Truths About Depression

Life is so much easier now that I’m not stuck in depression anymore. Which has gotten me thinking about what depression really is and the misconceptions that surround it.

So here are some truths I have learned about depression that I hope others will understand:

  1. You can’t think yourself out of depression. My thought process did not change from when I felt depressed to now. I didn’t just make a decision to see the world in a new light and suddenly have depression disappear. It was easier to think positive thoughts once I didn’t feel depressed, but positive thoughts did not change my state when I was in depression.
  2. I don’t know what got me out of depression. I can’t pinpoint a certain event or a specific activity that ended depression for me. I know that therapy, exercise, proper sleep habits, vitamins and eating healthy foods, time with friends, and perseverance all helped me through that period of depression. But none of those brought me out of it.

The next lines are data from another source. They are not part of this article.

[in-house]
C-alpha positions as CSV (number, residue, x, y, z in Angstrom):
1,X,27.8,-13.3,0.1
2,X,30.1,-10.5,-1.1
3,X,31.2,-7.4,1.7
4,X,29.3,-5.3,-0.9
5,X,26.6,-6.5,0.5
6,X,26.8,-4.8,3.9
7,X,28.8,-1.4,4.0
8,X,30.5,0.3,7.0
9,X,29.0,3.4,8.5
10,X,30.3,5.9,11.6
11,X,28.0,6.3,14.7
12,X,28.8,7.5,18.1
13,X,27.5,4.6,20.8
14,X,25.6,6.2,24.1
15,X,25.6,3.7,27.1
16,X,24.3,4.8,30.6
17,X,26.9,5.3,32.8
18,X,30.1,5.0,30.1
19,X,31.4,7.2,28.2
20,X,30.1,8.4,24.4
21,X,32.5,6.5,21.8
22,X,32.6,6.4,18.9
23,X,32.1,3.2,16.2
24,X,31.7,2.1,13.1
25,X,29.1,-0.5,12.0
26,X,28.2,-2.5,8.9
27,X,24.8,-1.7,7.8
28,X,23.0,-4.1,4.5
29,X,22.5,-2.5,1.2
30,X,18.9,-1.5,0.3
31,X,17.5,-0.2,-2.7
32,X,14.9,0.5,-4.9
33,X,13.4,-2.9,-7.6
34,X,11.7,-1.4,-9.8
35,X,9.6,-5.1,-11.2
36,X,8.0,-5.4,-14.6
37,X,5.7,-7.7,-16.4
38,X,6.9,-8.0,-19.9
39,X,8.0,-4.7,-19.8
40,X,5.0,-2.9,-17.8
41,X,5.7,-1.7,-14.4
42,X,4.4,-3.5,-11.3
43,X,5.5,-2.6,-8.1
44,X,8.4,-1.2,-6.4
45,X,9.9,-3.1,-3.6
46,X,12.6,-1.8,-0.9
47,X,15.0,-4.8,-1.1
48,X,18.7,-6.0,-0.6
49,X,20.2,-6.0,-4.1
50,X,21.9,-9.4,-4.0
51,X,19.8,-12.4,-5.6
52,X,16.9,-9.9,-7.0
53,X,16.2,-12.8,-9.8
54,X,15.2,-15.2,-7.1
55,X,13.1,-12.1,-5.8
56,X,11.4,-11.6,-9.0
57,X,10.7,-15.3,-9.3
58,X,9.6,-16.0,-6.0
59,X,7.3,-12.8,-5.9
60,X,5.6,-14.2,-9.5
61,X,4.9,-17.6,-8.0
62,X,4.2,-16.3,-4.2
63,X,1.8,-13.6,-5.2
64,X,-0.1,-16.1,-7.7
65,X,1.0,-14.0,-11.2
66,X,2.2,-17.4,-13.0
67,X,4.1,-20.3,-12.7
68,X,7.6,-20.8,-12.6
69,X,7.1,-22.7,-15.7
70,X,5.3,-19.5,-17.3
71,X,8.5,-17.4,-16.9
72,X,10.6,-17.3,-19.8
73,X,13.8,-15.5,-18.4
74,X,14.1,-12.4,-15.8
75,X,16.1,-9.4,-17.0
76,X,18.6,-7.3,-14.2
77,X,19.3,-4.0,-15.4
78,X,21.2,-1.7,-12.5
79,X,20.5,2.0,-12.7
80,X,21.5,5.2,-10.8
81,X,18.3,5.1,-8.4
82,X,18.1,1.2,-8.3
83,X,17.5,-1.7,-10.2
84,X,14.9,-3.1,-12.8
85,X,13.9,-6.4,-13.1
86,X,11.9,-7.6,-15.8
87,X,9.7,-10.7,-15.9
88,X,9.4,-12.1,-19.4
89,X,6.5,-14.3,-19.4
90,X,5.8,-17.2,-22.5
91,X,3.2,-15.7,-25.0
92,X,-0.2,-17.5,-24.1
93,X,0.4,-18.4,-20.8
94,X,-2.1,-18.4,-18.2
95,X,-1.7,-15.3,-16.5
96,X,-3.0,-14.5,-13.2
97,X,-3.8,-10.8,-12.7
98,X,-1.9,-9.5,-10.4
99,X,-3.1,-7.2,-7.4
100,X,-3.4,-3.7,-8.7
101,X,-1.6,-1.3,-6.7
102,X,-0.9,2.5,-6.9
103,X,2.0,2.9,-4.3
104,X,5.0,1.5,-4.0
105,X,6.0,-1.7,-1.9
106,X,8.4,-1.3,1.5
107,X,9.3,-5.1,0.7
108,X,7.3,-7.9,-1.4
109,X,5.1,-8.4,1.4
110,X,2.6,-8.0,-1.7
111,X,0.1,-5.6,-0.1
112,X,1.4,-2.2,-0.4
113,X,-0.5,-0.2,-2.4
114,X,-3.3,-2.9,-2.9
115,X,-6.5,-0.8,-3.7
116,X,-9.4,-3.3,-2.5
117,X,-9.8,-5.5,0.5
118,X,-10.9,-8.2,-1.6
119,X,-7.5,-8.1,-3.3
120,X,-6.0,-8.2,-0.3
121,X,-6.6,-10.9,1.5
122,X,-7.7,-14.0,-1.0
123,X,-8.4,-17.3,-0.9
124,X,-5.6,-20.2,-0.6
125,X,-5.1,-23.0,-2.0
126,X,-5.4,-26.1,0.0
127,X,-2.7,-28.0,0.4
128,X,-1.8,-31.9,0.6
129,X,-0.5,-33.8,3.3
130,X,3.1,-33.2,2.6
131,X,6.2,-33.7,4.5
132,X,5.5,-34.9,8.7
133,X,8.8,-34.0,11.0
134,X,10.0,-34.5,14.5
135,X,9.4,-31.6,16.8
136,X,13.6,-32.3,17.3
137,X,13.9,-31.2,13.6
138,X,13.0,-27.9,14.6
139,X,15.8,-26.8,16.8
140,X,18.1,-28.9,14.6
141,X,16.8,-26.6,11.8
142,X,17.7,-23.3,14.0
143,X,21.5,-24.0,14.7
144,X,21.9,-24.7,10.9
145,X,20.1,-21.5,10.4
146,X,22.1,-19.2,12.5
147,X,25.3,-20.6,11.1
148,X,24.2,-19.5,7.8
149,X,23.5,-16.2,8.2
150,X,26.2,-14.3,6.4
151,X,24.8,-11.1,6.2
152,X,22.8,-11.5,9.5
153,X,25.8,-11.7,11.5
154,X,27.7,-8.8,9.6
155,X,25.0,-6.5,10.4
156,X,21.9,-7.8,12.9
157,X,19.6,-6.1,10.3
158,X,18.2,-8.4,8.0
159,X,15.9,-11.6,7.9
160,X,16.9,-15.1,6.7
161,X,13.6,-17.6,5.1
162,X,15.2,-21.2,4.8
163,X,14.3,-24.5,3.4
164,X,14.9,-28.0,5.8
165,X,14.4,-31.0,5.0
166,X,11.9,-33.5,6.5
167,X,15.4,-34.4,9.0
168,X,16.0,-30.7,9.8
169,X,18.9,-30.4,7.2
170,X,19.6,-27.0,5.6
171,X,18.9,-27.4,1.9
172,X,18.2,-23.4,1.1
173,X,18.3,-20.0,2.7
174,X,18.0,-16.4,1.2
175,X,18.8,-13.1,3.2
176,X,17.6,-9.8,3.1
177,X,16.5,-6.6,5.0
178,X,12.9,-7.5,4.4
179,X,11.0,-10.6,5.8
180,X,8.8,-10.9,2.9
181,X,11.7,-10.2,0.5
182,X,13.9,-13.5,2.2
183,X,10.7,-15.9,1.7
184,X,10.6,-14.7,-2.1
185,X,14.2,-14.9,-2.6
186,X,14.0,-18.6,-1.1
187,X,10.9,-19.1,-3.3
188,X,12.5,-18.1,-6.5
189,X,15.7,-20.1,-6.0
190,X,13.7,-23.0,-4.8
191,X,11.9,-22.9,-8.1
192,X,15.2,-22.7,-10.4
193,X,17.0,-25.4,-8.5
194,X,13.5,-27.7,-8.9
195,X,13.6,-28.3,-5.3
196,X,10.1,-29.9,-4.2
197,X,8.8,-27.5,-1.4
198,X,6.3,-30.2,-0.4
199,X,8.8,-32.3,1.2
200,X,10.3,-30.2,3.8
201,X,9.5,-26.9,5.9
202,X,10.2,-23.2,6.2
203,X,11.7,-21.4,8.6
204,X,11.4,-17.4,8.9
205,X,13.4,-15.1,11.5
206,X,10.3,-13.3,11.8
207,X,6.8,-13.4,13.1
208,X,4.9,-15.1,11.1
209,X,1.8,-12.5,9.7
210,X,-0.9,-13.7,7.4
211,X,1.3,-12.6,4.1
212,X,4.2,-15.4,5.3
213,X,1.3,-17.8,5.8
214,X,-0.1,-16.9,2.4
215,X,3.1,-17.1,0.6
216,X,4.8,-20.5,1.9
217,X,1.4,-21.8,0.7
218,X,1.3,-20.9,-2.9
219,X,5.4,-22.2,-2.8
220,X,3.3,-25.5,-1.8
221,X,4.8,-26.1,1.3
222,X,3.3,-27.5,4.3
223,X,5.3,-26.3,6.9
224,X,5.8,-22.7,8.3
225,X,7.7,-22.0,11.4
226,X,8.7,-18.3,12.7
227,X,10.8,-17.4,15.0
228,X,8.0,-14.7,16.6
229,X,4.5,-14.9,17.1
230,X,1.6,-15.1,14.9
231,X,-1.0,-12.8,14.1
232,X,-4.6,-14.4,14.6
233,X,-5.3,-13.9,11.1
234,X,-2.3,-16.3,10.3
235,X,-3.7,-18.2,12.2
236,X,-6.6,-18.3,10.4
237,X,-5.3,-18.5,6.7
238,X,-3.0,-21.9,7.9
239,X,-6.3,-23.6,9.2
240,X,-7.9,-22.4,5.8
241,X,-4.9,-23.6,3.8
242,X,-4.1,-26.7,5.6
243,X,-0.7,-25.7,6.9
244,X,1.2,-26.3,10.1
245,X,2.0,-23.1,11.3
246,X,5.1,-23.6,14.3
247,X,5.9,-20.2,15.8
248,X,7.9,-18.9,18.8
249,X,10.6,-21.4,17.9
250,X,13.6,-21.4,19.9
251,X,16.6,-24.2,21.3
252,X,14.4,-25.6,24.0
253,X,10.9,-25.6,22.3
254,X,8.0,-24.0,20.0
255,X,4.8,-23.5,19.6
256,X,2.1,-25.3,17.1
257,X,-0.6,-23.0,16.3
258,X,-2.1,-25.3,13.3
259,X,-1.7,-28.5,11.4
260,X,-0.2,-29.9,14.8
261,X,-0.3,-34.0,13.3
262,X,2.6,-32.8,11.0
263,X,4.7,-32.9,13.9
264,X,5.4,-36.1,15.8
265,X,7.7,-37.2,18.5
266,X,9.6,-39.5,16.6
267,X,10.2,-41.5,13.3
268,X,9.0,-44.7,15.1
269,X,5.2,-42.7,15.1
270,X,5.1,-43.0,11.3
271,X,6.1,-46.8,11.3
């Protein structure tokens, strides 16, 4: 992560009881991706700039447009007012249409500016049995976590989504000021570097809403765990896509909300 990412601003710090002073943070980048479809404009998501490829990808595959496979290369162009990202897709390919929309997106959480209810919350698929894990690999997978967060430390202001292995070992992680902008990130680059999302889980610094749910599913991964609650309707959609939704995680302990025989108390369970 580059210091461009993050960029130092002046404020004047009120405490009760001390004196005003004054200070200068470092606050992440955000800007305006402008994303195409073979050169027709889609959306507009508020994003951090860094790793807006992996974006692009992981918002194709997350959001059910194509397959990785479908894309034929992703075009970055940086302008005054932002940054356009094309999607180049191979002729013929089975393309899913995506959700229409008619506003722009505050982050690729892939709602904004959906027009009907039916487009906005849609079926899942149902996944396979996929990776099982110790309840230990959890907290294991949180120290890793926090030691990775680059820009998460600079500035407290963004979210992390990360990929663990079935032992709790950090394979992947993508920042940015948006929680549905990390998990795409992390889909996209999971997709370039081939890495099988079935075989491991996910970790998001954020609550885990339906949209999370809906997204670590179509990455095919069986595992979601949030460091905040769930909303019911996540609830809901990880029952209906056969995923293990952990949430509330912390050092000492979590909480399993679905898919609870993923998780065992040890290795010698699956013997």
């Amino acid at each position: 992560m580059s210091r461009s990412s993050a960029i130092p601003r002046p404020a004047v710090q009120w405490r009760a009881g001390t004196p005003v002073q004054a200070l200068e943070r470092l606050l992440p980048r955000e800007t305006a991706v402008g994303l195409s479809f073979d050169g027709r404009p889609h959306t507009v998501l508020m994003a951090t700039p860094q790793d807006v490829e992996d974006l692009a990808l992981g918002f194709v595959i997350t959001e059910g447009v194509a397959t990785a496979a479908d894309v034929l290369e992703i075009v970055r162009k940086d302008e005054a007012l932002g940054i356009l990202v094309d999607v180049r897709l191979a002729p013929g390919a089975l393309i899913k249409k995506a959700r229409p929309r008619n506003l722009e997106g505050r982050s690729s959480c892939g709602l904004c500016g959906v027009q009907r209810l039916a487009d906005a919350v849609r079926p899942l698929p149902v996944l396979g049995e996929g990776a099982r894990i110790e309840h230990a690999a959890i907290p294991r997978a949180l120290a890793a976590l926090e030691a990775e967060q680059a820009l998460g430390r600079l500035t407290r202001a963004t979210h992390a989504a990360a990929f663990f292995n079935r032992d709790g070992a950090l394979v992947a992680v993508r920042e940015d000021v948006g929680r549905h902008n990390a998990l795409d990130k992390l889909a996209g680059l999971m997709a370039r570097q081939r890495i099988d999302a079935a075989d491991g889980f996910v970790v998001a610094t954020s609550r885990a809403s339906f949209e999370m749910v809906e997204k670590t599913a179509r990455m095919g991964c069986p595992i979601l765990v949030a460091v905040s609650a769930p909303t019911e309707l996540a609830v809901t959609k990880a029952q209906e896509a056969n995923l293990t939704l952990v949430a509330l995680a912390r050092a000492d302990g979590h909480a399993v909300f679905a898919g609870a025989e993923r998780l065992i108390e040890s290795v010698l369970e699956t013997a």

3. Life is harder when you’re depressed. I didn’t have more responsibilities while I was depressed or more demands on me or more stress in my life. Everything just felt harder. All of the normal everyday things that I can do easily now were harder when I was depressed.
  4. I didn’t make myself depressed or control how long it lasted. Although there are some things that can help delay periods of depression, if you have a tendency towards depression or a persistent mental illness, no amount of positive thinking can completely prevent periods of depression. I didn’t choose to be depressed. It just happened.
  5. Getting angry or frustrated or tired of my depression didn’t make it go away any sooner. Sometimes when you’re depressed, people tell you to snap out of it or just stop thinking negatively or that things aren’t as bad as you make them seem. None of these things are helpful or change the situation. Most of us yell at ourselves enough for not feeling positive. Other people yelling at us just prevents us from getting the positive affirmations we need to combat our own negative thoughts about ourselves.
  6. Last but not least, depression doesn’t look the same for everyone. For me depression includes suicidal thoughts, desires for self injury, and an overall mind fog that affects everything I do. For some people it’s more debilitating than that or more physically demanding or a number of other things. Depression is as different as the people who suffer from it.
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